Here’s Where You Can Buy Medicine in Japan

Drugstores and Pharmacies are different from one another.

Photo Pixabay


In Japan, there are two basic types of medicine you will encounter: over-the-counter medicine and prescription medicine. While the words “drugstore (
doraggu suto-a)” and “pharmacy (yakkyoku)” generally mean the same thing in English, they are considered two different things in Japan. Drugstores sell over-the-counter medicine, supplements, cosmetics, and etc. Pharmacies, on the other hand, sell prescription drugs and require a shohosen, which is a prescription acquired from its affiliated clinic or hospital.


Over-the-Counter (Shihan-yaku)


For general pain medication, cold medicine, and the like, you can buy over-the-counter medicine at any drugstore in Japan. Over-the-counter medicine in Japan do
not fall under the Japanese health insurance so you might need to pay for it in full whenever you buy them. Take note that the dosage for Japanese medicine is different from other countries! There are also some over-the-counter medicine that cannot be issued if there is no licensed in-house-pharmacist present. So, there might be cases, in particular during late nights, when you cannot get those medicines from the drugstore.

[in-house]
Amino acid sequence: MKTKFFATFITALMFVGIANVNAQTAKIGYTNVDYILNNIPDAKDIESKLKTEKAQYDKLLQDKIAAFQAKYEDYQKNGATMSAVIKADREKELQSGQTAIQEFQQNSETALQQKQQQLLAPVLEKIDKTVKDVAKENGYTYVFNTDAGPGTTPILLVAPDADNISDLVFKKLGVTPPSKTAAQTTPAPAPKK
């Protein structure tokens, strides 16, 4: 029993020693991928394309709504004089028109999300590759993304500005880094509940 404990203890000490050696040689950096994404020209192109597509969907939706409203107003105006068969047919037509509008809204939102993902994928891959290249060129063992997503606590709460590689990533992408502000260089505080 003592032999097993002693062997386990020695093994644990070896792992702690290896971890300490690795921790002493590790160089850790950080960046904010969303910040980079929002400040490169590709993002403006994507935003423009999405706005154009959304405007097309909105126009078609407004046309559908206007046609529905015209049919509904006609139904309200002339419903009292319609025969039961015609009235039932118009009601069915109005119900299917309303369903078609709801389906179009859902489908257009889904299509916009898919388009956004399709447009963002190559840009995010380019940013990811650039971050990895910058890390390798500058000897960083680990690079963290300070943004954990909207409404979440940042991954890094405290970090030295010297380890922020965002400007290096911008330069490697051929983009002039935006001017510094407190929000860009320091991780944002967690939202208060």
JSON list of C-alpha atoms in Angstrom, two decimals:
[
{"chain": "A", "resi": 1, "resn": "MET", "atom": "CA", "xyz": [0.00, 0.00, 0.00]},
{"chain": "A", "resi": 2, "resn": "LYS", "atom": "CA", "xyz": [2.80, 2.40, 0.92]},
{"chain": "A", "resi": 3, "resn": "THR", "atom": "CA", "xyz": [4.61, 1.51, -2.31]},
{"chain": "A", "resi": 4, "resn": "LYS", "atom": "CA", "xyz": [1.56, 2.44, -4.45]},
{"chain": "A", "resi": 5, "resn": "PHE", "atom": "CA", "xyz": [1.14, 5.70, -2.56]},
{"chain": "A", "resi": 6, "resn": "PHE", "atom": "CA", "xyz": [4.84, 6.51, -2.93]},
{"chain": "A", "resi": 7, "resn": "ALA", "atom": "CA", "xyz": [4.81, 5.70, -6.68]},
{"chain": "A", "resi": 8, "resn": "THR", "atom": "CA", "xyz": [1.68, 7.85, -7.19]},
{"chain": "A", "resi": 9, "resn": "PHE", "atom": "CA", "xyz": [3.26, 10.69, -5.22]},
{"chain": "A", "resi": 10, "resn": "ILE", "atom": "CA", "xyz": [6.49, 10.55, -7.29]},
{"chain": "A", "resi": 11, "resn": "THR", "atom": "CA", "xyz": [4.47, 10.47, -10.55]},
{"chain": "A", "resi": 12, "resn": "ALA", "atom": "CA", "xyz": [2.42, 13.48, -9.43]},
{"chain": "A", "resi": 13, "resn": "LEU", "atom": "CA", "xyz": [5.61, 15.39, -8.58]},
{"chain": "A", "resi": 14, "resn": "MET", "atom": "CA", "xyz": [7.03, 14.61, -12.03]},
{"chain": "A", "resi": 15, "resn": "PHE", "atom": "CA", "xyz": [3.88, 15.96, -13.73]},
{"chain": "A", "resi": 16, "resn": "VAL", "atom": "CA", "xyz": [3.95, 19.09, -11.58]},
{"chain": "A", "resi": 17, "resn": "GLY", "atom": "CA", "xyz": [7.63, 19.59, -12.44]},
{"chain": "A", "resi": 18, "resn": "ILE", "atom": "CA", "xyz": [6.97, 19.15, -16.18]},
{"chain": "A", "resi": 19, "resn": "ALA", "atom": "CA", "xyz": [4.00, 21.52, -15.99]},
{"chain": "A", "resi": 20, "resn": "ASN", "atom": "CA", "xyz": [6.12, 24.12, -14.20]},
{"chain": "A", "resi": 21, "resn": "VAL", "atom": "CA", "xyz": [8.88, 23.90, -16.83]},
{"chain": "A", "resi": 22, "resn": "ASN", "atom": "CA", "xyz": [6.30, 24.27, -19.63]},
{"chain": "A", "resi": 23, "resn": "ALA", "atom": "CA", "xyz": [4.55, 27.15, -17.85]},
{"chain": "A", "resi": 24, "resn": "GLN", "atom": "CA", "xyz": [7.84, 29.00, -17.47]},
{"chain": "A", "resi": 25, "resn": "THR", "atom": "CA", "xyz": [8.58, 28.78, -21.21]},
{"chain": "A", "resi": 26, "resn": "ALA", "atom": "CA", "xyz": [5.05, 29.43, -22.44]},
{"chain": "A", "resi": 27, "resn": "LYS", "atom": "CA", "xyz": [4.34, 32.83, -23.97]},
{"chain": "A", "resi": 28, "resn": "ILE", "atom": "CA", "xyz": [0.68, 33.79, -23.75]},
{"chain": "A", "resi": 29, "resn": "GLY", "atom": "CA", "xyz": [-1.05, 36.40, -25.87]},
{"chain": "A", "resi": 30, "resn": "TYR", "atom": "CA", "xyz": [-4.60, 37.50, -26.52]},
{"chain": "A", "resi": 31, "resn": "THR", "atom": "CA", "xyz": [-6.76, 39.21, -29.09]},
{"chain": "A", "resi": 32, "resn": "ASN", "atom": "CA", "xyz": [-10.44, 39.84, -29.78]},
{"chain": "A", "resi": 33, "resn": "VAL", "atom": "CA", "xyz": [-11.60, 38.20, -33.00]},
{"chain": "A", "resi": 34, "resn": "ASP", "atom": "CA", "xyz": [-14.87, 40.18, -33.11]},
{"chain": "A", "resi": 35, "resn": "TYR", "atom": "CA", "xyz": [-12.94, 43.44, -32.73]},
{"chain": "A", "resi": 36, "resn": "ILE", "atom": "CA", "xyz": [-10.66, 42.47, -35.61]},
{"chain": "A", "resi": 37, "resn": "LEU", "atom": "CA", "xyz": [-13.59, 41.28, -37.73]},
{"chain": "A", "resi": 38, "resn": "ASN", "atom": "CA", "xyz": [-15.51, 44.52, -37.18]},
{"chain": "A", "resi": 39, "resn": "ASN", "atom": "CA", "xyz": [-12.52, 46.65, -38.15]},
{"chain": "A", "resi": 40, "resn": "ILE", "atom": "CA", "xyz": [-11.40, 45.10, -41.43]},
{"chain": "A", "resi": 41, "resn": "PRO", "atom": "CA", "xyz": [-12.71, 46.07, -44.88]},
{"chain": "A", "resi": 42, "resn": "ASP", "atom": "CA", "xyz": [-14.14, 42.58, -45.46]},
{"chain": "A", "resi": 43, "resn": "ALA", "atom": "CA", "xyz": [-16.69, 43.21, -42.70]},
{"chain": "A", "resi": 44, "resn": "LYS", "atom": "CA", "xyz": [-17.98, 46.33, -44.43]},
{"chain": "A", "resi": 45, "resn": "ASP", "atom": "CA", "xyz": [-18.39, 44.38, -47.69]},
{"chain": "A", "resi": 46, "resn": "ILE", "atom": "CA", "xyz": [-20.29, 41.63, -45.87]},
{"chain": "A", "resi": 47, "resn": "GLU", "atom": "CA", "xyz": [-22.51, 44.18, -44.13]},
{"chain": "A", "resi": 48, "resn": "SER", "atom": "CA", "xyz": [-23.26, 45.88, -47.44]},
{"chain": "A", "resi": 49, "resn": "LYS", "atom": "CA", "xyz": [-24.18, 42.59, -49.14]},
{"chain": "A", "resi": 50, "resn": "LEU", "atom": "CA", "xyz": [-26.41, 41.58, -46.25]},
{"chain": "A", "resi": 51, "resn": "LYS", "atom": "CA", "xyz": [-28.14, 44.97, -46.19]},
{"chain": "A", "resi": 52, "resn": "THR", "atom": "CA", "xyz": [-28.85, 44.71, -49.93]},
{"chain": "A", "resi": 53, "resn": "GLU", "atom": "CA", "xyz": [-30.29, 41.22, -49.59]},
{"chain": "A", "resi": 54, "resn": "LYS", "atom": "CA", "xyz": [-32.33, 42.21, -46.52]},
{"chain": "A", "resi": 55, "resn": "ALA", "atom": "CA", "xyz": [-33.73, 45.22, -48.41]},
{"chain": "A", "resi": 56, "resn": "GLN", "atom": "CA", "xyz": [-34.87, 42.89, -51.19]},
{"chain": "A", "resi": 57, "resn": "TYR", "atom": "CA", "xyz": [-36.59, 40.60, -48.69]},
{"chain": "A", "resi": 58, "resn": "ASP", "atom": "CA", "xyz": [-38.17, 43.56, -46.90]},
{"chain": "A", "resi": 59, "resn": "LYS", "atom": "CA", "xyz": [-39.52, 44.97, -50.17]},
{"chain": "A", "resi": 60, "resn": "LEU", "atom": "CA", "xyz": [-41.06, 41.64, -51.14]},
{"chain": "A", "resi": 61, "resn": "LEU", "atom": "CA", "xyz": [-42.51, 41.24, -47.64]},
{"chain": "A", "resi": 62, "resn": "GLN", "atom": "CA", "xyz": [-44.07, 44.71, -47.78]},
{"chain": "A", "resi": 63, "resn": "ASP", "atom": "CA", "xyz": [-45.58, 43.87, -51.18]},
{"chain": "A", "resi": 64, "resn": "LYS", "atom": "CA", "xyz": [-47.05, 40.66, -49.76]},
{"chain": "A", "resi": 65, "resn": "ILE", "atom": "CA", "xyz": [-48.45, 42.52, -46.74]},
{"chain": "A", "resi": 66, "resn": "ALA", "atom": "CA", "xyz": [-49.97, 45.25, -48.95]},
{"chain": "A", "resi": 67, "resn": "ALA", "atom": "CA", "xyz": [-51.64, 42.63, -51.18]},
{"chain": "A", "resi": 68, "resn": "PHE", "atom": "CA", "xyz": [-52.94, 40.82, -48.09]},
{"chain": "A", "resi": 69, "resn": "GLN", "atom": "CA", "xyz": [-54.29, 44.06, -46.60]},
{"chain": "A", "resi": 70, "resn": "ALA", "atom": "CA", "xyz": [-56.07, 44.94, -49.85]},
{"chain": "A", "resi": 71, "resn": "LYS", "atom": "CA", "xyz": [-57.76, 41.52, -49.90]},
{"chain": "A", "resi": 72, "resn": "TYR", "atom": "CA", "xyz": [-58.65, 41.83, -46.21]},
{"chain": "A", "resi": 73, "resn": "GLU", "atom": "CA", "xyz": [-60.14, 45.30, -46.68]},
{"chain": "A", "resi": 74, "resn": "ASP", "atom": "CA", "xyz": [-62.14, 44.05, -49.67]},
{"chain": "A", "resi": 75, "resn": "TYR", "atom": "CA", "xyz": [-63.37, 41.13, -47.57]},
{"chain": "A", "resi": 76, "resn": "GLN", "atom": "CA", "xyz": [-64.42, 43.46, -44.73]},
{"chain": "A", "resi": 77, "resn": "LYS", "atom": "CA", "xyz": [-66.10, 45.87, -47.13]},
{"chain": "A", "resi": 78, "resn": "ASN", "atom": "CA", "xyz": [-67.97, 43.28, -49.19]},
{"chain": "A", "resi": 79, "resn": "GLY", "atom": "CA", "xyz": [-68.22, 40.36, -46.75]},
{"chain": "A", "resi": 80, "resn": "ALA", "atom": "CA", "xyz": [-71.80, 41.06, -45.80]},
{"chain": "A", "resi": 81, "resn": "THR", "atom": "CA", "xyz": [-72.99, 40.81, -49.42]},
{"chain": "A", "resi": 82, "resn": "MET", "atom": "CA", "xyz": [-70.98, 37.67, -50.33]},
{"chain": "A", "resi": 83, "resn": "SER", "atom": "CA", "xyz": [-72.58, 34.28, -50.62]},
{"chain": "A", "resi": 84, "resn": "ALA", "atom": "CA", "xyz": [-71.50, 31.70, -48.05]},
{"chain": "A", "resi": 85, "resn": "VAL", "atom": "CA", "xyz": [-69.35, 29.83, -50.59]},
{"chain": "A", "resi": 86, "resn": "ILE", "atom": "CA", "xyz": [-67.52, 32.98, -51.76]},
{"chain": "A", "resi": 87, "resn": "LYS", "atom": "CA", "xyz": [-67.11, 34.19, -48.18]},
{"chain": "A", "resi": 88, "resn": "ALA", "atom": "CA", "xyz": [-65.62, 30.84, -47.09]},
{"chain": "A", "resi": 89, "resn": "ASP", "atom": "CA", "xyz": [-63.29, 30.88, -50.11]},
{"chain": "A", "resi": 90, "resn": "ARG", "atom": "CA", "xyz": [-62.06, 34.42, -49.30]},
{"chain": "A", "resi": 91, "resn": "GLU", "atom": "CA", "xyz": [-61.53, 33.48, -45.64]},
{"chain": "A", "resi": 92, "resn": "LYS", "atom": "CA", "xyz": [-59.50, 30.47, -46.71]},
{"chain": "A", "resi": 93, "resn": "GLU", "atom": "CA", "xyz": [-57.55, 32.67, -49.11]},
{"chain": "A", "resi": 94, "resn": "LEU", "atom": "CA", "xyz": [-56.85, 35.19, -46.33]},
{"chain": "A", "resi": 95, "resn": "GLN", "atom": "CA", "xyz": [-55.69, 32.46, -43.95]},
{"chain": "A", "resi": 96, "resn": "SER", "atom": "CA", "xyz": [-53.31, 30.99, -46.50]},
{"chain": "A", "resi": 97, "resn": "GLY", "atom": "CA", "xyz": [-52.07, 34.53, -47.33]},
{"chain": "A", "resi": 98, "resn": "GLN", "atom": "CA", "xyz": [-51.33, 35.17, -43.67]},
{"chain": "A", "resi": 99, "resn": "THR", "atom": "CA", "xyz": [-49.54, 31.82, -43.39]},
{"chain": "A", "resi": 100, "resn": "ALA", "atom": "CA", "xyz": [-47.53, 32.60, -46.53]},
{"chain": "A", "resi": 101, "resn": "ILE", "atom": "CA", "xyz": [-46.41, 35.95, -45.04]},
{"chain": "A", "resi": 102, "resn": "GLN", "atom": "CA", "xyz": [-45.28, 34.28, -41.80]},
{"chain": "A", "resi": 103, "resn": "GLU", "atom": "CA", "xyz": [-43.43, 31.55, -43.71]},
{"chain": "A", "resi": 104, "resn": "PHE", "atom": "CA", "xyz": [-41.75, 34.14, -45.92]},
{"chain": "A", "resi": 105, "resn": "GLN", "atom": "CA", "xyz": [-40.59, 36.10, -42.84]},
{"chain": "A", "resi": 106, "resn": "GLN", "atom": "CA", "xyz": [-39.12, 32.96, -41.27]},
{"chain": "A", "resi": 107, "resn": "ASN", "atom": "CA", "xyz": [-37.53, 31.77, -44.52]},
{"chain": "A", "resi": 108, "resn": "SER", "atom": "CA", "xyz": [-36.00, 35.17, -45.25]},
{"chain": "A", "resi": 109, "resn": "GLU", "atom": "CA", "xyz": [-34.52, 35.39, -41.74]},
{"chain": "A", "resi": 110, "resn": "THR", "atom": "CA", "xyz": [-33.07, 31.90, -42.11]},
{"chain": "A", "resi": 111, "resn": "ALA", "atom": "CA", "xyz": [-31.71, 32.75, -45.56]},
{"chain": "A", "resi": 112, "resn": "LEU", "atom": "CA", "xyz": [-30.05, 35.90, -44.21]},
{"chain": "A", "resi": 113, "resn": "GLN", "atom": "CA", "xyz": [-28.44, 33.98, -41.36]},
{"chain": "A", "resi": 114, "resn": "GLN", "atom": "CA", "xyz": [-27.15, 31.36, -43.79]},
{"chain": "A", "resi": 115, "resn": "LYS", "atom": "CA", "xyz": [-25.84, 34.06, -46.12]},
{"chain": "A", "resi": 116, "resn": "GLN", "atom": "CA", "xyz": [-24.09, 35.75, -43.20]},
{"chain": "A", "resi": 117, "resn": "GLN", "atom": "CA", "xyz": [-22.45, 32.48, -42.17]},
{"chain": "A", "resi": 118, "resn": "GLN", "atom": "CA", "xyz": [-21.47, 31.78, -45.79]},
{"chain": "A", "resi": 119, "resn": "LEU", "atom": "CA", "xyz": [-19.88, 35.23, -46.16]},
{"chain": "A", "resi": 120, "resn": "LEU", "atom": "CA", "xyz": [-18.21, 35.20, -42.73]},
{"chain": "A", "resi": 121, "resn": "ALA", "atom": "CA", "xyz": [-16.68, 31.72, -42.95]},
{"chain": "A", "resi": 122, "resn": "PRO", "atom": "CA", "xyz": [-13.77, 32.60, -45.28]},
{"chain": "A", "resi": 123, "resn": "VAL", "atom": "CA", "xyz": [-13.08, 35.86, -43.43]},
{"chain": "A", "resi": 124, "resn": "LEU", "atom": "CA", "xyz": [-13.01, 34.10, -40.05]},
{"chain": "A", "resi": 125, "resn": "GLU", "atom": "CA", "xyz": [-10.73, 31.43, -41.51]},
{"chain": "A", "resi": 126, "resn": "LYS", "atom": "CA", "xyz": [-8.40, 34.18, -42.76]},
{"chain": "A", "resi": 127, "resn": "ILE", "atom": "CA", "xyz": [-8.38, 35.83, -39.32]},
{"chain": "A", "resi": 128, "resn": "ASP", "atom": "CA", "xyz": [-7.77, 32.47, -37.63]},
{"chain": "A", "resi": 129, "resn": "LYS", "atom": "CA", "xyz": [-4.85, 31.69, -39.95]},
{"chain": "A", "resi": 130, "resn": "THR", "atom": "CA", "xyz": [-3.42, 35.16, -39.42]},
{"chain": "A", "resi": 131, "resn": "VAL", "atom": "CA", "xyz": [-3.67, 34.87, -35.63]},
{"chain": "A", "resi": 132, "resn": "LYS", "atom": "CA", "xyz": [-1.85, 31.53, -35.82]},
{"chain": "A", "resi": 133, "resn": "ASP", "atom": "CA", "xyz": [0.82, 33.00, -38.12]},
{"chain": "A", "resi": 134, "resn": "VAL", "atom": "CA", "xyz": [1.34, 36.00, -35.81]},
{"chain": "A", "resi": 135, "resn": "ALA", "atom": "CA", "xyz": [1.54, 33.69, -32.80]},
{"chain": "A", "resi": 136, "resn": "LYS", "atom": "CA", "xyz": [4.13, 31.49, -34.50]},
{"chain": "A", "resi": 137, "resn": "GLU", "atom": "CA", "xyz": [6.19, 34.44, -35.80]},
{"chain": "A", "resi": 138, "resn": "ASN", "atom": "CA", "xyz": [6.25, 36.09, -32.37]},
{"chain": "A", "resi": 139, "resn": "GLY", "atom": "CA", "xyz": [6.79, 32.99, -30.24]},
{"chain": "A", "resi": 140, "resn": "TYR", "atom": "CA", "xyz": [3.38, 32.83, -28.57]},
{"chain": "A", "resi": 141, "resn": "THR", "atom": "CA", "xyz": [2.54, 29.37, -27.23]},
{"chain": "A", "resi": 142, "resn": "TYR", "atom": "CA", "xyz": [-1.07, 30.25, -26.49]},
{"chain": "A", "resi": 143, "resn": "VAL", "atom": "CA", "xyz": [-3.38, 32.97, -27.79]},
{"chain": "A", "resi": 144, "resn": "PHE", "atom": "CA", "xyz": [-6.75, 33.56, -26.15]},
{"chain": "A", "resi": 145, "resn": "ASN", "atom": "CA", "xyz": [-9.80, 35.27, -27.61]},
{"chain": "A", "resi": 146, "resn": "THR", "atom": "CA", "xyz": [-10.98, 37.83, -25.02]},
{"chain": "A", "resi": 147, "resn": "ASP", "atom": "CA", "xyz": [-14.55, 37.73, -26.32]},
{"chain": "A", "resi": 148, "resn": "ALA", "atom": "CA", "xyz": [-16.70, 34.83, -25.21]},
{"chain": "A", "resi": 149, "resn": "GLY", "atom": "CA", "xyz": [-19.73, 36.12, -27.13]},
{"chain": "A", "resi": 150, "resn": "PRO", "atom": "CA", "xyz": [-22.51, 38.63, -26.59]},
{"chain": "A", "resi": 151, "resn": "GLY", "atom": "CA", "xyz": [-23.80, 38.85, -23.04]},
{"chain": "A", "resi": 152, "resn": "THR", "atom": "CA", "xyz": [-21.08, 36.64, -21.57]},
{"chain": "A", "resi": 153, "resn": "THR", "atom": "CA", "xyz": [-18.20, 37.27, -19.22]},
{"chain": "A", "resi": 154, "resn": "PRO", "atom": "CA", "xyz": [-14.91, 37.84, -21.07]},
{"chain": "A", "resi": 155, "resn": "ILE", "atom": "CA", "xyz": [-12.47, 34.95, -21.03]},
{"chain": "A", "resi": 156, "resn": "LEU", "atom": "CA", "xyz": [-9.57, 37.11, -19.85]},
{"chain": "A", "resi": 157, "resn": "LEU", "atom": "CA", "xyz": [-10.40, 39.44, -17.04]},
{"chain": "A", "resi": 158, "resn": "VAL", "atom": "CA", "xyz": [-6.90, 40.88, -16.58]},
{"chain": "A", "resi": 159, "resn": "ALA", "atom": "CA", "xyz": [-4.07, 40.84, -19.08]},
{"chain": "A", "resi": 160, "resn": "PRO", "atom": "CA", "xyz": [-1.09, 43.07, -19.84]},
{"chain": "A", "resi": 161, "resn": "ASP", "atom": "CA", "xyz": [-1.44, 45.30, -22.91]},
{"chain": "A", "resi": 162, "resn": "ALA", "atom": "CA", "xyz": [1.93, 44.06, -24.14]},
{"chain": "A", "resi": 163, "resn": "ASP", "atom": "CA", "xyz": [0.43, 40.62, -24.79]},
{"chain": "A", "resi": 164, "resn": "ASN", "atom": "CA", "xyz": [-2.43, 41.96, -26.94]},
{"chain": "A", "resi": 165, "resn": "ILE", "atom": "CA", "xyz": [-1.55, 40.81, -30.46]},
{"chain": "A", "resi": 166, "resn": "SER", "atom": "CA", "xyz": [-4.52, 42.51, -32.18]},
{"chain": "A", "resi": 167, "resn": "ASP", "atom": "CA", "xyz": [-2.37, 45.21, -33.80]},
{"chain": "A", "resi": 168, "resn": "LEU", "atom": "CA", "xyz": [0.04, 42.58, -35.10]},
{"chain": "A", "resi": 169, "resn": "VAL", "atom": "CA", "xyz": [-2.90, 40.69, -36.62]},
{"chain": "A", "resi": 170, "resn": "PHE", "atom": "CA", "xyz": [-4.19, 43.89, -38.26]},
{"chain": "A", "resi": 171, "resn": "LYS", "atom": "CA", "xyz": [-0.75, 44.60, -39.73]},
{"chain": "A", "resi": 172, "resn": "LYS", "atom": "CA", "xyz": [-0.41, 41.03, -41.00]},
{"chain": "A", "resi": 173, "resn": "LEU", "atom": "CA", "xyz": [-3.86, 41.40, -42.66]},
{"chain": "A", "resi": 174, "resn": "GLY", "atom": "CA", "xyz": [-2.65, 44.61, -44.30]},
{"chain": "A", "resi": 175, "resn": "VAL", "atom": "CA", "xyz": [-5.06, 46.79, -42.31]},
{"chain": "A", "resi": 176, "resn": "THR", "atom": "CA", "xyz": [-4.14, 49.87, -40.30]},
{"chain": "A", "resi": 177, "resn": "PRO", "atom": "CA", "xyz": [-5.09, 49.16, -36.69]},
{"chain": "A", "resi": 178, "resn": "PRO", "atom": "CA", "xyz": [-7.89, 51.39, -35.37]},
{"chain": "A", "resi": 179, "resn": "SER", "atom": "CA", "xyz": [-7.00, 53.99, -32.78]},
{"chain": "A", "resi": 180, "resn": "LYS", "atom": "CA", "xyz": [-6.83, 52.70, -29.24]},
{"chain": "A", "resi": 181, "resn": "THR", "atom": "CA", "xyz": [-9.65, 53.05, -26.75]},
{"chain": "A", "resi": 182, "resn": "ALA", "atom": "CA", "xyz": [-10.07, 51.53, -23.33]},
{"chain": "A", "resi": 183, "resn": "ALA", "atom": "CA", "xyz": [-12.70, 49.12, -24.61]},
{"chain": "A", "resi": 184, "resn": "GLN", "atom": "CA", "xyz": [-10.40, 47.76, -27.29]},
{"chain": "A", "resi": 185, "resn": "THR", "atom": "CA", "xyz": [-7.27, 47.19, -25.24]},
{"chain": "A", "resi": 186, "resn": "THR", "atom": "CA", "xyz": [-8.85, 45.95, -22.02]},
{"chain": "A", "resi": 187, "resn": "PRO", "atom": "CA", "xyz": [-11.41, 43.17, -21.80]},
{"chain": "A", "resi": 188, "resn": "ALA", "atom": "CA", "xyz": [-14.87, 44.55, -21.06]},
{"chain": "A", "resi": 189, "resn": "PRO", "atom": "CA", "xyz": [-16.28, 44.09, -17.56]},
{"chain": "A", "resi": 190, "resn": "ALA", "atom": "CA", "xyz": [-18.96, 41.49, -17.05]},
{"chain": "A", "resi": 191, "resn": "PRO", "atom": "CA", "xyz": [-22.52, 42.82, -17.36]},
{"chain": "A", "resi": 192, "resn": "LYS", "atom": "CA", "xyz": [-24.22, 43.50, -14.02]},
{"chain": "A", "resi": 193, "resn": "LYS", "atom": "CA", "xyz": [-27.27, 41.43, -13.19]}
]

Prescription Medicine (Shoho-yaku)


Prescription medicine falls under the Japanese health insurance system. If you are enrolled in it, you only need to pay 30% of the medicinal fees or sometimes, free for parents and children depending on the health care system of your municipality. As mentioned before, because you will need a prescription from a doctor to be able to buy medicine, the amount and dosage is already specified. If you need extra medicine in the case of continuous intake, then you would have to go to the clinic or hospital to get another prescription.


For those who will bring medicines for personal use into Japan


Keep in mind that in Japan, even some over-the-counter medicine that are produced from other countries are considered illegal. Even some inhalers and allergy medicines are not allowed so it’s always better to check.


When you plan to bring more than a month’s supply of medicine into Japan, you would most likely need to apply for a
yakkan shomejYakkan Shomej is a kind of import certificate you need to secure before you leave your home country, and declare it at customs.


More details are provided
here


 (6 July 2019)

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